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Tramping the Routeburn Track in New Zealand's Fiordland National Park

Image Title: Suspension Bridge over the Routeburn River. [Photo: Open Door Travelers]
Suspension Bridge over the Routeburn River. [Photo: Open Door Travelers]

Image Title: Early Morning Lake Mackenzie Reflectiongram - Pretty as a post card. [Photo: Open Door Travelers]
Early Morning Lake Mackenzie Reflectiongram - Pretty as a post card. [Photo: Open Door Travelers]

Image Title: Mt Lyttle from the Routeburn Track. [Photo: Open Door Travelers]
Mt Lyttle from the Routeburn Track. [Photo: Open Door Travelers]

Image Title: Day two on the trail. [Photo: Open Door Travelers]
Day two on the trail. [Photo: Open Door Travelers]

Image Title: Roughing it with ridiculously luxurious accomodations. [Photo: Open Door Travelers]
Roughing it with ridiculously luxurious accomodations. [Photo: Open Door Travelers]

 

The Routeburn Track is one of the Classic Hikes of the world alongside such great walks as Torres del Paine in Patagonia, the Inca Trail in Peru, and Kilimanjaro in Tanzania. It was recently featured in a 2018 National Geographic Adventure travel article. This 33km/20mi hike through Fiordland National Park on New Zealand’s South Island absolutely delivers as a world class hiking experience. One of the reasons this track is so appealing is it’s relatively short (3 days) with modest daily distance and elevation gains and the remarkable quality of the maintained trail. It is also strictly regulated by permits to keep traffic on the trail manageable. The track follows a ridge along the Ailsa Mountains at an elevation of 1,200m/3,600ft with spectacular views across the valley to the glaciers of Mt. Lyttle and down the Hollyford River all the way to the Tasman Sea. You can even see all the way to the Dart Valley where Isengard from the Lord of the Rings movies was set.

Hiking the Routeburn Track (also known as “Tramping” in New Zealand) requires a permit from the New Zealand Department of Conservation, which can be found online - or - use of the guide service, Ultimate Hikes New Zealand. We decide to choose the Ultimate Hikes guided trip. Our guides; Hamish, Tess, and Mel, are all 20-something Kiwis with a passion for tramping and all know their business from the trails to first aid to Maori history. In addition to the guide services, the Ultimate Hikes guided trip provides ridiculously luxurious lodge accommodations including a king size bed with ensuite bathroom. The lodges include washing facilities with hand wringers and drying rooms so you can dry your rain-soaked gear or freshly washed clothes. And then there are the gourmet meals. Seriously. A bar tended by our guides for cocktails, Venison steaks and Salmon fillets with paired wines for dinner, and Eggs Benedict for breakfast. We are now totally ruined for youth hostel community bunk houses and carrying our own freeze-dried meal pouches on future excursions which, by the way, is exactly what you can expect if you do the track with a DOC permit.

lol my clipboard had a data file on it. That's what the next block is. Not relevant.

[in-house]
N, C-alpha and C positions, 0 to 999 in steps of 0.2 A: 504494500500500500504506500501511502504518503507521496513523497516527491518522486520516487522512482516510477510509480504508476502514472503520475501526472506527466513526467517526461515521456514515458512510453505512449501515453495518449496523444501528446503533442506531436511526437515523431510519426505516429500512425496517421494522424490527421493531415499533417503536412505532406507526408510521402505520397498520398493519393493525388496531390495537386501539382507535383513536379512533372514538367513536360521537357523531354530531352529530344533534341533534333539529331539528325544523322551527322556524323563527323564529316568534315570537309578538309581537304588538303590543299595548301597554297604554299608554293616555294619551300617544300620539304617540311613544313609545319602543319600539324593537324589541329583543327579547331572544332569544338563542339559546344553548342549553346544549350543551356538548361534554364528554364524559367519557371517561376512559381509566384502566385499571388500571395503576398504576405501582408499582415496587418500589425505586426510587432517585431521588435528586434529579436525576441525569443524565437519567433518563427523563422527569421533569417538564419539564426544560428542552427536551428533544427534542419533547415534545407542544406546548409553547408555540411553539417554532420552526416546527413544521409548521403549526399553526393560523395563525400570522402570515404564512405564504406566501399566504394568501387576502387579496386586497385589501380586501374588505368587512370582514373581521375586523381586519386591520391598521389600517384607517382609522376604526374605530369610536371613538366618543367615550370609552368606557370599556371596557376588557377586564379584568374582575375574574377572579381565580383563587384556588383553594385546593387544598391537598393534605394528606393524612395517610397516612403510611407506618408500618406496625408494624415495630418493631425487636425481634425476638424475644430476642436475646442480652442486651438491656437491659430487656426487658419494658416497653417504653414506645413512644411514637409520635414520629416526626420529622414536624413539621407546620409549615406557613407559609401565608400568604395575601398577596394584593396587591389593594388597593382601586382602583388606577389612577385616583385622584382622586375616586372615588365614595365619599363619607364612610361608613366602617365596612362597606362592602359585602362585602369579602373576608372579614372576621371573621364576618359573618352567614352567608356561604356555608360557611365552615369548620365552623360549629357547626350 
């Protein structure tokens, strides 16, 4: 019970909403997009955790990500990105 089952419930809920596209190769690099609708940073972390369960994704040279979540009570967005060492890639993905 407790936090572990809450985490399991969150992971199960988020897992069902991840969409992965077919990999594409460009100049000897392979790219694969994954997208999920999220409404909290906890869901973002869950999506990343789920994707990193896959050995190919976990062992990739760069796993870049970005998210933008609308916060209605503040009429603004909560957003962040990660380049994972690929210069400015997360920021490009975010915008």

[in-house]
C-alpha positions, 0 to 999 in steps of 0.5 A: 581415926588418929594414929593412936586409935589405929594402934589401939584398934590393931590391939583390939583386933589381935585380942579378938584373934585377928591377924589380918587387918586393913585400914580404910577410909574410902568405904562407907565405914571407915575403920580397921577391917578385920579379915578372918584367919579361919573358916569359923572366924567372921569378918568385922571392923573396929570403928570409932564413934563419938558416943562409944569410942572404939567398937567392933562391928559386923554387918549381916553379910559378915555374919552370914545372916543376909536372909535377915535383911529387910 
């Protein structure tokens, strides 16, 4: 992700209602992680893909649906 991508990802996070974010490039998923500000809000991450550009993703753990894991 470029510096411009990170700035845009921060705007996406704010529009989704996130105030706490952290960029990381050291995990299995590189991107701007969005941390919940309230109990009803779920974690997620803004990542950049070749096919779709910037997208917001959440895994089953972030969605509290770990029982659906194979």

The track itself is quite straightforward. It’s a well-maintained and well-marked trail that sees 20,000 people per year over the October to May season - remember that New Zealand’s winter is April to September. The track can be completed either north-to-south or south-to-north. Most people do the track in two nights/three days but it can certainly be done in one night/two days or three nights/four days. There is also an annual organized “Fun Run” that runs the track in a single day. If you can’t get a permit, you are allowed to day hike the track and you will see many day hikers close to either of the trailheads. The Ultimate Hikes guided trip goes south-to-north and makes camps at luxury lodges located at Lake Mackenzie and Routeburn Falls. The Lake Mackenzie camp sits on the shore of a stunning reflectiongram lake that is the subject of an iconic postcard found in every tourist shop in New Zealand. On all three days of our tramp we elected to do side hikes. The first day is a 100m/300ft climb up Key Summit and the second day is a 300m/900ft climb up Conical Hill to the high-point of the trek at 1,515m/4,970ft. The final day’s side hike is a flat walk to Routeburn Flats Hut for yet another Instagram-worthy setting.